Months after hearing testimony from dozens of city residents and stakeholders on a plan to overhaul Baltimore’s transportation-design framework, the City Council is set to reconsider the bill with some amendments tonight.
The measure, sponsored by Councilman Ryan Dorsey (D-3rd District) would require the city to adhere to Complete Streets guidelines catering to pedestrians, cyclists and public transit, rather than primarily cars, and invest in roads and transit infrastructure in neighborhoods that need those improvements the most. It would also set new transparency requirements for the Department of Transportation, essentially making it clearer how the agency decides to undertake projects in the first place, and require DOT to craft its own road-design manual with input from communities.
“The goal is to ensure that we have equitable access for all users in all places,” Dorsey said on a phone call Monday morning. “That’s gonna require prioritization on the basis of need. Right now, there’s no transparency about how need is defined. You could have two roads in similarly bad condition, and there’s no clear understanding of why one gets chosen for resurfacing and the other doesn’t.”
Amendments made to the bill since its introduction last year—and since its April public hearing—aren’t substantial, but do add some new caveats. One amendment exempts “ordinary maintenance” of roads, such as filling of potholes or landscaping, and new road projects that are already 30 percent finished, from the new decision-making process.
Another change requires that transportation projects undergo an “equity assessment” when being decided upon. Dorsey said that language “essentially mirrors what it is in the equity assessment [charter amendment] that the council already passed” this summer.
Yet another amendment that Dorsey says was pushed by DOT—he argues it wasn’t needed—says that any project receiving state or federal money will adhere to state or federal road-design guidelines if the city’s new Complete Streets guidelines conflicts with those rules in a way that could affect funding.
Dorsey said the change is “completely and entirely unnecessary because there’s absolutely nothing in the bill that conflicts with any or state federal guideline.” However, “the Department of Transportation just wouldn’t let this go.”
In an email late Monday, after the Baltimore City Council meeting began, DOT spokesman German Vigil said the agency “generally agrees with most of the language in the Councilman Dorsey’s Complete Streets bill as amended, to improve safety and accessibility for all users of the transportation system.”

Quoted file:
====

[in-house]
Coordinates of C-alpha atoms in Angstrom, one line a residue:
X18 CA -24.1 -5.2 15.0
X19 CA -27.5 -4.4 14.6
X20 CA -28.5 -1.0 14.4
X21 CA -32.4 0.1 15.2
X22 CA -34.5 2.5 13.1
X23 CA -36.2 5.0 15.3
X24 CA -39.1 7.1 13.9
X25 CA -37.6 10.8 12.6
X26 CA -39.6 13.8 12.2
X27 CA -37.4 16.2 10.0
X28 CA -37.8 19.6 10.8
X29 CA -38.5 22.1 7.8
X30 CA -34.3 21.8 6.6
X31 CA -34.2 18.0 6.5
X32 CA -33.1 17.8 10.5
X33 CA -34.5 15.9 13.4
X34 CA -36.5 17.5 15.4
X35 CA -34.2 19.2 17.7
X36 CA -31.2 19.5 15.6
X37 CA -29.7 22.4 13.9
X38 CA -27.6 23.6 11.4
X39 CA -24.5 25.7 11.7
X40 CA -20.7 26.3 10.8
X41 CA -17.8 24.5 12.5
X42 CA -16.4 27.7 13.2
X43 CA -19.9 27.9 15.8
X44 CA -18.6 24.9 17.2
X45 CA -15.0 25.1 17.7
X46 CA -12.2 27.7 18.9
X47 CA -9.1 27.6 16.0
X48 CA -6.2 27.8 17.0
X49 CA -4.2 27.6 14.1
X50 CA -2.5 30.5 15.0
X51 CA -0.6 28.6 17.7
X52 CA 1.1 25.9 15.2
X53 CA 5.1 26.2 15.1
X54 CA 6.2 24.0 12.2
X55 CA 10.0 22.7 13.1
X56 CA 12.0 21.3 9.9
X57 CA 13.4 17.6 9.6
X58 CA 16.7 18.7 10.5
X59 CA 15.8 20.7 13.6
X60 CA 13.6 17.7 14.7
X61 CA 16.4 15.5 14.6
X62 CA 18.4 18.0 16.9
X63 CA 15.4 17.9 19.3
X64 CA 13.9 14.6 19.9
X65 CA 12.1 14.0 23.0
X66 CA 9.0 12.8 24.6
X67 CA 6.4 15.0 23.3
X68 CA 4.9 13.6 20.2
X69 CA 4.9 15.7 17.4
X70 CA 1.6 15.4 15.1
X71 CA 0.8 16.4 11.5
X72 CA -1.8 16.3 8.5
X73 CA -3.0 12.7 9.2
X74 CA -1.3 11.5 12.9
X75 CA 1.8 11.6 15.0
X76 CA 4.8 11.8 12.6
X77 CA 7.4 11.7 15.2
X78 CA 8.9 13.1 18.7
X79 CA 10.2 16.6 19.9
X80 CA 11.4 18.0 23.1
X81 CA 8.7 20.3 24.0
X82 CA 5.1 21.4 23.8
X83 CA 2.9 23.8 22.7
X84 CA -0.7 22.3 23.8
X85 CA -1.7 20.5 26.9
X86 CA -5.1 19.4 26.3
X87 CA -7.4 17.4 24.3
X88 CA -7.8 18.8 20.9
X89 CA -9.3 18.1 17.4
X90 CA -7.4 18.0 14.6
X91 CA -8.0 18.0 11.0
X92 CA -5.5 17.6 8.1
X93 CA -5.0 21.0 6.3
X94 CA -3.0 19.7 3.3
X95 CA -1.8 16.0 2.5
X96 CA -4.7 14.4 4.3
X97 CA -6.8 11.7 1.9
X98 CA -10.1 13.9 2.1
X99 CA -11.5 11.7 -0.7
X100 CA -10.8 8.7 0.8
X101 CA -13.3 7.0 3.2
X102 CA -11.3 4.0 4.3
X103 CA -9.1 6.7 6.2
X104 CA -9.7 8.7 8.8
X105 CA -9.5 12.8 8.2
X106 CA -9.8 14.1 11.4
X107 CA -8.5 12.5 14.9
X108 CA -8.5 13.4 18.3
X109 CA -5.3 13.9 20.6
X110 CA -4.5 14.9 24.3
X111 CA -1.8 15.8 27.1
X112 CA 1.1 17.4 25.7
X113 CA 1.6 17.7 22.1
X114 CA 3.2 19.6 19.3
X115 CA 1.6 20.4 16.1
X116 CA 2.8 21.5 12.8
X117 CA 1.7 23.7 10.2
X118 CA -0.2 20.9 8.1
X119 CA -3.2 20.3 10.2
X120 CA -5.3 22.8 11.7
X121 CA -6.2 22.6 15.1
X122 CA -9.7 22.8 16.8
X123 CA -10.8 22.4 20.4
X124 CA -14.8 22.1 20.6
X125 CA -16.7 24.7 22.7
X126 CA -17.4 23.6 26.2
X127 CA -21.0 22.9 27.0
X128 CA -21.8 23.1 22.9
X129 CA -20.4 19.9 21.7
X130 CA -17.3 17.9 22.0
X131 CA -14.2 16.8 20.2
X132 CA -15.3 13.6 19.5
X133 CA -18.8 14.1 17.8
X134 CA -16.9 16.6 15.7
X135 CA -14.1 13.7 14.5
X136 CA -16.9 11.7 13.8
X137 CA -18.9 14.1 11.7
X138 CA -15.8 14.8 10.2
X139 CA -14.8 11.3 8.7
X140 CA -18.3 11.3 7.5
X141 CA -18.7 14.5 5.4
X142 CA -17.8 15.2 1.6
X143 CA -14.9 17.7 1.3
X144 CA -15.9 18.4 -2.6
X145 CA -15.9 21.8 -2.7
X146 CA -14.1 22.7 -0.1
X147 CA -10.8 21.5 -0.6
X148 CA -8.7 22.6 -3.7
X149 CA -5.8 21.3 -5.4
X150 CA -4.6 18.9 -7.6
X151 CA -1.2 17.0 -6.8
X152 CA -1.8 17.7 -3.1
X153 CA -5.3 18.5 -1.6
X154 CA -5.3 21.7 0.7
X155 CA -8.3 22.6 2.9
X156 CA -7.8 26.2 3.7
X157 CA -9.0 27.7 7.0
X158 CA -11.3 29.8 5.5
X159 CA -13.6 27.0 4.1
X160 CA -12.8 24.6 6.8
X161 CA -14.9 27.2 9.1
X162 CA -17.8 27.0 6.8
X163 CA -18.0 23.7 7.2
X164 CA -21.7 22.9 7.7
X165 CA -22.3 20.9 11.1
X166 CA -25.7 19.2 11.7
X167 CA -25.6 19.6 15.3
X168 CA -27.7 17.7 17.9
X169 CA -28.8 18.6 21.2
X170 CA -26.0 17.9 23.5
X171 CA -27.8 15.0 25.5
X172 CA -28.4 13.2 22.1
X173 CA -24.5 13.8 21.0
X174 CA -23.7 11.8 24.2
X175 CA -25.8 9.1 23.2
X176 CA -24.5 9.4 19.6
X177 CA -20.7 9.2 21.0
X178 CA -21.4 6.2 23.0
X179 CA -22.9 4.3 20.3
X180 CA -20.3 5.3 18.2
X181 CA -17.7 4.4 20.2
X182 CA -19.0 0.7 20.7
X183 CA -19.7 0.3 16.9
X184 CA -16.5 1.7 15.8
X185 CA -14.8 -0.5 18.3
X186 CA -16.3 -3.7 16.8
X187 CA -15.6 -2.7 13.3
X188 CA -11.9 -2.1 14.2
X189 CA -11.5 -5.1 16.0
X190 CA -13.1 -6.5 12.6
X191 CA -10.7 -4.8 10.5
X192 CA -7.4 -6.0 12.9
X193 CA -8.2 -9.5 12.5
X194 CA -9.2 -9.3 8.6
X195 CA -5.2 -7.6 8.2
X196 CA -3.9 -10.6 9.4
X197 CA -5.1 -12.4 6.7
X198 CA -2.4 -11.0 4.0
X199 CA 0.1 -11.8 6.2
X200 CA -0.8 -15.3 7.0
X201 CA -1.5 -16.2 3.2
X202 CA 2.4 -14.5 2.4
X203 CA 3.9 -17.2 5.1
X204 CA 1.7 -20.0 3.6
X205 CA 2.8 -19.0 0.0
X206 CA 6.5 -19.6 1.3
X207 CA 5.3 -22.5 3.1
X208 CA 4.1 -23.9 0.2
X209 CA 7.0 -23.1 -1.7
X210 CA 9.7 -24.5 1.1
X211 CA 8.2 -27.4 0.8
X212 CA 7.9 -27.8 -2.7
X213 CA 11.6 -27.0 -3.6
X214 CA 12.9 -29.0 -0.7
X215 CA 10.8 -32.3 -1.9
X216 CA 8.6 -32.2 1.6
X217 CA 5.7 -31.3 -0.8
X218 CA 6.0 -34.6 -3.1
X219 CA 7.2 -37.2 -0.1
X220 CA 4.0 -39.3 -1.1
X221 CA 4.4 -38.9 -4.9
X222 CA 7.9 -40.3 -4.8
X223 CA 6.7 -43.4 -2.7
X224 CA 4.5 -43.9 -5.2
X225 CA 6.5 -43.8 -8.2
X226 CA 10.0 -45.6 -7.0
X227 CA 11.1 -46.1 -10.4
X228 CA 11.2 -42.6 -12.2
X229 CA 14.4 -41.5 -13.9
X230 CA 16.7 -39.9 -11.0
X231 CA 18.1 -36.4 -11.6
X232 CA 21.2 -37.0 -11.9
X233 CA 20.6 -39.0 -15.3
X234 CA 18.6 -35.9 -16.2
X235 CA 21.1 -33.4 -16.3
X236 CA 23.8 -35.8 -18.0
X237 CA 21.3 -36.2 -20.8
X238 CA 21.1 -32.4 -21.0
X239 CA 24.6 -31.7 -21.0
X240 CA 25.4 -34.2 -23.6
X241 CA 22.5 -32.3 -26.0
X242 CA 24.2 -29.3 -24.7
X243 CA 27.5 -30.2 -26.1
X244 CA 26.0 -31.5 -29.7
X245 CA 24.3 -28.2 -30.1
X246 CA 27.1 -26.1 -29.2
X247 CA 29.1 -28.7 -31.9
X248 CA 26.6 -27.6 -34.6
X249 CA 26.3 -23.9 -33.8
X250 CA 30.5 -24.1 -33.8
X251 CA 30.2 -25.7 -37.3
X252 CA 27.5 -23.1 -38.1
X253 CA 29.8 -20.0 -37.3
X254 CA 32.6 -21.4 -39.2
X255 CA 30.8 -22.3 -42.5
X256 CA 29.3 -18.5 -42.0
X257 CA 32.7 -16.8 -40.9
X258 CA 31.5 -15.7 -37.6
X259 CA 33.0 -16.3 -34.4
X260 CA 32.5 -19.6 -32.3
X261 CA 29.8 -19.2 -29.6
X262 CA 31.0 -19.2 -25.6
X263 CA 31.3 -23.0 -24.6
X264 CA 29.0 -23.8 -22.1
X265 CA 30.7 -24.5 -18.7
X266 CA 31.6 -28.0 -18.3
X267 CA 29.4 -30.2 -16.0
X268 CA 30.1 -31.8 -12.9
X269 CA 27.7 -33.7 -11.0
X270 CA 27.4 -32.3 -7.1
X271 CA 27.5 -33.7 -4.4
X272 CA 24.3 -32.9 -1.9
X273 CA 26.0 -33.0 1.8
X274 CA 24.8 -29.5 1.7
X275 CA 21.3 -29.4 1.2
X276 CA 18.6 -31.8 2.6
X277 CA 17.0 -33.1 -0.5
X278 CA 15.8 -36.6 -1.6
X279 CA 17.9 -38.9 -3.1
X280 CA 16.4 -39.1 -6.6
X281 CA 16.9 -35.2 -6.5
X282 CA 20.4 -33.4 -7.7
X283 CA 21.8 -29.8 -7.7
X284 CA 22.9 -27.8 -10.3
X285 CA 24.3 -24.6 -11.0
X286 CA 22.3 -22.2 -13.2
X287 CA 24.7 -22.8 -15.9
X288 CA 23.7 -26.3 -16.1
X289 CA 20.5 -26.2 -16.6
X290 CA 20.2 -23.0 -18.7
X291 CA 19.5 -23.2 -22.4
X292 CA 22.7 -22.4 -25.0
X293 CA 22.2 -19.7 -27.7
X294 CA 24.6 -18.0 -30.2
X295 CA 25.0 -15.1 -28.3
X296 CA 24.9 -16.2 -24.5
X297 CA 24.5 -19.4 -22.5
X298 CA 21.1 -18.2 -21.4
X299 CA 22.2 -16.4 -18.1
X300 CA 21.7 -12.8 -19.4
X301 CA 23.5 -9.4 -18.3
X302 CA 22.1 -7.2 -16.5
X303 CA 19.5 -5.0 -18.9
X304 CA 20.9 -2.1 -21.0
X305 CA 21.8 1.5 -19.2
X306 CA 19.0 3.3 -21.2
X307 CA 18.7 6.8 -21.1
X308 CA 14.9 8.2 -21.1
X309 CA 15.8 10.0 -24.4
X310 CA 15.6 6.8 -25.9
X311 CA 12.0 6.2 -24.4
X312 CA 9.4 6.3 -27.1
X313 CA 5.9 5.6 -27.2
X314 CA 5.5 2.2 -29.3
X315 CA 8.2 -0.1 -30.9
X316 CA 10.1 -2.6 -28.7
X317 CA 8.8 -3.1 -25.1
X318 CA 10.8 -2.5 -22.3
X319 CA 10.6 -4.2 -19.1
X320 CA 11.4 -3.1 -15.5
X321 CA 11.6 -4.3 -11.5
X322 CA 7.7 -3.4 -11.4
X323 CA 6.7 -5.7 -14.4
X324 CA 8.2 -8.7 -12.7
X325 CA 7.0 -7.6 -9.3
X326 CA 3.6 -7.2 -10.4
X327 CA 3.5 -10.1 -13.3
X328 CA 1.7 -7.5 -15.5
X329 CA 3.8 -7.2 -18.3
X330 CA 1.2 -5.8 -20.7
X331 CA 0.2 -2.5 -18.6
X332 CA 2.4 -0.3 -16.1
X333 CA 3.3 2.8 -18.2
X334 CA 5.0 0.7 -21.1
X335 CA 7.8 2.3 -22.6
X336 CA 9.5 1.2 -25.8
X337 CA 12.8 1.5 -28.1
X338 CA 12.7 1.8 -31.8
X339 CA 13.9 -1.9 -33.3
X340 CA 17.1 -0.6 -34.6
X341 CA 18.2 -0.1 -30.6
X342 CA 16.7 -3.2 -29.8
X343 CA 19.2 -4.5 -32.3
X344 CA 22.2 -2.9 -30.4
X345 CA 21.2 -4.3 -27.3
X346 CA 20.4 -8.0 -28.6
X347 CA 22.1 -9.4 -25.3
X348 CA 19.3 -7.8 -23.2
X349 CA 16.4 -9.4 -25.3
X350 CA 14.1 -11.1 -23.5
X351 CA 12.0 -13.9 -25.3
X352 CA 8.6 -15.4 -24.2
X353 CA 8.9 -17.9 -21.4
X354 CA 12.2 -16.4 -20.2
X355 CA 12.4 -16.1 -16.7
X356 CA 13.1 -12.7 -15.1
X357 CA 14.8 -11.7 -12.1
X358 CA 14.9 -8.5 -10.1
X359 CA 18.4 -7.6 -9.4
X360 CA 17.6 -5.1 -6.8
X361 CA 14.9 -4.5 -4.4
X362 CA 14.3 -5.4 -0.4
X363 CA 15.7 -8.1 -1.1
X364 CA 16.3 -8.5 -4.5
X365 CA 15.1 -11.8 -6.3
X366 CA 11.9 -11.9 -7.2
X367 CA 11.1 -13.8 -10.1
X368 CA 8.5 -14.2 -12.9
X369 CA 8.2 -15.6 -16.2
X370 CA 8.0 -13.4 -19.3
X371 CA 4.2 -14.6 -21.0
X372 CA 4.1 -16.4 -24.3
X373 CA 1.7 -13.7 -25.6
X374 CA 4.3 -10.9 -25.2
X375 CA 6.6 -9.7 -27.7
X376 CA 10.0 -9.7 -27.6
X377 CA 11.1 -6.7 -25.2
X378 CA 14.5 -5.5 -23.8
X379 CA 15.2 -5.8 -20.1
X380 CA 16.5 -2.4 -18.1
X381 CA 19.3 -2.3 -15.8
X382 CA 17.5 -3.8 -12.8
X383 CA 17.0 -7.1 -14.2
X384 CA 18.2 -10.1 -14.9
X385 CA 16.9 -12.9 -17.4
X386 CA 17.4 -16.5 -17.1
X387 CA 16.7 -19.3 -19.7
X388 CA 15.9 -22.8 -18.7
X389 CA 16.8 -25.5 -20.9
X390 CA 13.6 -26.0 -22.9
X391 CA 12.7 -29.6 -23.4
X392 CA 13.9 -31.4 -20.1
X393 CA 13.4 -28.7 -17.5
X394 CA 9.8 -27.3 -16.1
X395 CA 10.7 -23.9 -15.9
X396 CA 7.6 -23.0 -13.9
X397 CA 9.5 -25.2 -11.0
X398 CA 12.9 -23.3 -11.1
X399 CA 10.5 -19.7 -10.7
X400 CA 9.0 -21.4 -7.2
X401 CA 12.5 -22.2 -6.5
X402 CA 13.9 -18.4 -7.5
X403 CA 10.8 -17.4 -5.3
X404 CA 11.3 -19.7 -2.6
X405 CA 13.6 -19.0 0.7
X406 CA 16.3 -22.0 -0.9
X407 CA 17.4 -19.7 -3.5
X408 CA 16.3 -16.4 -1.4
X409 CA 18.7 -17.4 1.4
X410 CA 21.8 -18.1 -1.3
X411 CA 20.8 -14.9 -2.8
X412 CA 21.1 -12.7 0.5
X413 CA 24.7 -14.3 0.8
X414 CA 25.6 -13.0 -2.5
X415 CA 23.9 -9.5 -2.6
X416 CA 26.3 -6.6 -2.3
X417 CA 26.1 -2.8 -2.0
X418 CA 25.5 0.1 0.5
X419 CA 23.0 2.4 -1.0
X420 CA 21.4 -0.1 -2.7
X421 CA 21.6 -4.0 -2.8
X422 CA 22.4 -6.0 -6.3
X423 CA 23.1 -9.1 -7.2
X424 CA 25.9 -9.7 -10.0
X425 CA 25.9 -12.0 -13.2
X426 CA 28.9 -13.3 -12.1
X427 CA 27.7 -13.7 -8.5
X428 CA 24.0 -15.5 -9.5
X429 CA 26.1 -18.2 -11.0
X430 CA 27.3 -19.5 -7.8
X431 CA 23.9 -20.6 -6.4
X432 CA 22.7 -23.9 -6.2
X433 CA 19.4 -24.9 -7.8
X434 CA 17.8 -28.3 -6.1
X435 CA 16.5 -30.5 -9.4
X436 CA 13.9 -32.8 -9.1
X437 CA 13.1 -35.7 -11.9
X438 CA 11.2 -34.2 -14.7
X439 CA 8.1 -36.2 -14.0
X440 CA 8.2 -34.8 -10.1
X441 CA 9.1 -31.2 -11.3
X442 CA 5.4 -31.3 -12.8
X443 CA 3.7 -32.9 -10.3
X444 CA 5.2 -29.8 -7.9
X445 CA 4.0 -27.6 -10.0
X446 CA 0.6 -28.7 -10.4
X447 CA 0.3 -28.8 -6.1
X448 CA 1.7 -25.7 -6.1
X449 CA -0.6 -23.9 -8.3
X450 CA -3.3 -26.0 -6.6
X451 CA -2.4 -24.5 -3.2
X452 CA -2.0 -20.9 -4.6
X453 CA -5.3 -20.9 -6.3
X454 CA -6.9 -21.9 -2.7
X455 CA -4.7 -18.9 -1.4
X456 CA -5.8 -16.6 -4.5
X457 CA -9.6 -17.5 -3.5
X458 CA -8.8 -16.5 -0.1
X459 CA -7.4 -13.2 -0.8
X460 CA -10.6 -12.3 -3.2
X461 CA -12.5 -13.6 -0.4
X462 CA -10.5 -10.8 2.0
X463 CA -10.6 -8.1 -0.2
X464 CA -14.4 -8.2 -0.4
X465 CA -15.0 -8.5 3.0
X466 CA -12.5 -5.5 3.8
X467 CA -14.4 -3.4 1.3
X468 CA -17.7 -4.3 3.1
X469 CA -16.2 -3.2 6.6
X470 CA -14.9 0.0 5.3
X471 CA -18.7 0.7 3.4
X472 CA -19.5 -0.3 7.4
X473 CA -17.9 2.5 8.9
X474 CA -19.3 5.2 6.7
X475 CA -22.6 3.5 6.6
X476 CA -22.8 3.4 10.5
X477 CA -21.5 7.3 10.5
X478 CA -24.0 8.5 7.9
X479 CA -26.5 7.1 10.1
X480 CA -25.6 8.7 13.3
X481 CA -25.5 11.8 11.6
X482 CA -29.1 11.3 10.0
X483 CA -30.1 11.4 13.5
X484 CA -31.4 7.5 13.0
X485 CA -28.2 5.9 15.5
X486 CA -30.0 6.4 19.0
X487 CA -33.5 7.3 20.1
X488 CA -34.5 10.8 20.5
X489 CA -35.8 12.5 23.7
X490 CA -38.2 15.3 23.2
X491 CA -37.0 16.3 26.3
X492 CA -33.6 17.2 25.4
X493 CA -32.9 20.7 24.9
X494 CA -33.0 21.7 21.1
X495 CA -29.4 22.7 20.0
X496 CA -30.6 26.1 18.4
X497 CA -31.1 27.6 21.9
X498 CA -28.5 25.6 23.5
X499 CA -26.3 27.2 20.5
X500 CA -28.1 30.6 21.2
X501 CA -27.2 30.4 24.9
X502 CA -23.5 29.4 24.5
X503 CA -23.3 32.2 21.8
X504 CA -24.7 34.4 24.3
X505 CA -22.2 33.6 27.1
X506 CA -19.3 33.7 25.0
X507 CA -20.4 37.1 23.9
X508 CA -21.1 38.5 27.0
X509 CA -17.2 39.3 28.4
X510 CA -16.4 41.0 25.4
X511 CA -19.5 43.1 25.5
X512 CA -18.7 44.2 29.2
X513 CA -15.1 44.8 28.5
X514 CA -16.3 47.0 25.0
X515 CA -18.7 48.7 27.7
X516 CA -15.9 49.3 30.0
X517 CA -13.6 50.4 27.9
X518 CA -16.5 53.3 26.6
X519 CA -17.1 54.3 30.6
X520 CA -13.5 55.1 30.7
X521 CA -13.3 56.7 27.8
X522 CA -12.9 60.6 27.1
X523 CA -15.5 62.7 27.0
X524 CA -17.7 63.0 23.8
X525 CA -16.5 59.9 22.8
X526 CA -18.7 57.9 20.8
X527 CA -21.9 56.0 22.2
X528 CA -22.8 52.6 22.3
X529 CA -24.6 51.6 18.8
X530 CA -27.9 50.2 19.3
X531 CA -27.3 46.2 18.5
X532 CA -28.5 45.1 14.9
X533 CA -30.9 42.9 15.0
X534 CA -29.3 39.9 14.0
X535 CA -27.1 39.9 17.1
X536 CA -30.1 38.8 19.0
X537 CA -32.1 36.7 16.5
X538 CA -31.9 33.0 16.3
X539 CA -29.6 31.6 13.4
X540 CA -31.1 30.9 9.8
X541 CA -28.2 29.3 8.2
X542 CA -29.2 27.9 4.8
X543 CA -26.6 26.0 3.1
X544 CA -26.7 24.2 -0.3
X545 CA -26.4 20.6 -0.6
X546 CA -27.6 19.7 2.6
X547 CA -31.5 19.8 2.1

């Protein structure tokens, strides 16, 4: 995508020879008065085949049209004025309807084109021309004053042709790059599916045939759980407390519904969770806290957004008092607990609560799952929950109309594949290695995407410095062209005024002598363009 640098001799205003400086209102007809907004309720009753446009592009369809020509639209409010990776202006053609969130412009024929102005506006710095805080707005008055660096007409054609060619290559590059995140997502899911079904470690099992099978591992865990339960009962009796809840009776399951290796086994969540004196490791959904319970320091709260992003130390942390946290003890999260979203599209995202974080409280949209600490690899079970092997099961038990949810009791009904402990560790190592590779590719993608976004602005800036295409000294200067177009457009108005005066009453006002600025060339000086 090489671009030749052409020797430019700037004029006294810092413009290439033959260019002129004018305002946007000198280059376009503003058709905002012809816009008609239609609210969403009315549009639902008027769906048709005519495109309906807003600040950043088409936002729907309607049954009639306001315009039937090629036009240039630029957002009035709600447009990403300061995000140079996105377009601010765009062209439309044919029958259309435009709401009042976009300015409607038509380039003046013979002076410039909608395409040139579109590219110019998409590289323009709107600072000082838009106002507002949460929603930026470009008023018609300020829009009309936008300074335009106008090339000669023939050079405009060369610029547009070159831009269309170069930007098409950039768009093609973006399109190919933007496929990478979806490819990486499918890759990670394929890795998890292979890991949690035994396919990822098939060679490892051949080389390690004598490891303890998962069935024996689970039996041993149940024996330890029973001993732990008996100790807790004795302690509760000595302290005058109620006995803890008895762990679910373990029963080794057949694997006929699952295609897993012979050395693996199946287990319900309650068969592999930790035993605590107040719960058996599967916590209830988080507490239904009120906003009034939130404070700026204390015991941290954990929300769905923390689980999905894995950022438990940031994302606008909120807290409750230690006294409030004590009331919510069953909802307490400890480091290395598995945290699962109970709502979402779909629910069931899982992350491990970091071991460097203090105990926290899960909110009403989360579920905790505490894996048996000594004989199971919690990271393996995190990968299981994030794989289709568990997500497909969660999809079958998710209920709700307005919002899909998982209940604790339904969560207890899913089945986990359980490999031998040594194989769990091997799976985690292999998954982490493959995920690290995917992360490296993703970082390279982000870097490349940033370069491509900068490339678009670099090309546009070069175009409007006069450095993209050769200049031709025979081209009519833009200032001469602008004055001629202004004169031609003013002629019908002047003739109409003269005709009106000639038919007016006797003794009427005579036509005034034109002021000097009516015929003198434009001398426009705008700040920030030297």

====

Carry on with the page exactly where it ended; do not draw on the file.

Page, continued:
“The implementation of this bill is proceeding hand-in-hand with DOT’s review of procedures and changes to processes including coordination with city agencies involved in complete streets projects.”
At a hearing in April, city Transportation Director Michelle Pourciau testified in support of it, and Council President Bernard C. “Jack” Young also gave his backing.
Young’s chief of staff, Lester Davis, said Monday that Young is “very happy with the bill and thinks that this is gonna be great for Baltimore.” He noted the council president and Dorsey have worked closely on the language since the councilman introduced the proposal in July 2017.
More than 1,400 such policies have been adopted around the country, according to national advocacy coalition Smart Growth America, including in peer major cities like Washington D.C., Philadelphia and New York.
Dorsey says he expects “strong support” from his council colleagues tonight. If passed, his legislation heads to third reader, or final passage, at the council’s next hearing on Oct. 29.
Also headed to preliminary passage tonight: Councilman Isaac “Yitzy” Schleifer’s ordinance to make diaper-changing stations more widely available around the city. The 5th District councilman has said he’s observed a lack of such facilities in public buildings, and, per WTOP, even “witnessed somebody changing a child’s diaper right there on the table” while eating lunch in City Hall.
As The Sun has noted, fellow dads love the idea. The council held a public hearing on the bill just last week.
The council is also set to issue a final vote on a bill from Councilman Zeke Cohen (D-District 1) to set more stringent transparency rules for lobbyists in city government. The legislation requires them to file disclosure reports twice a year (it was originally four times per year, but that mark was cut in half at an August hearing) and the city’s ethics board to post all reports online within 30 days. Lobbyists who violate the rule would face a three-year ban.
The measure goes to third reader for full approval tonight.
The City Council meeting kicks off at 5 p.m.
This story has been updated.
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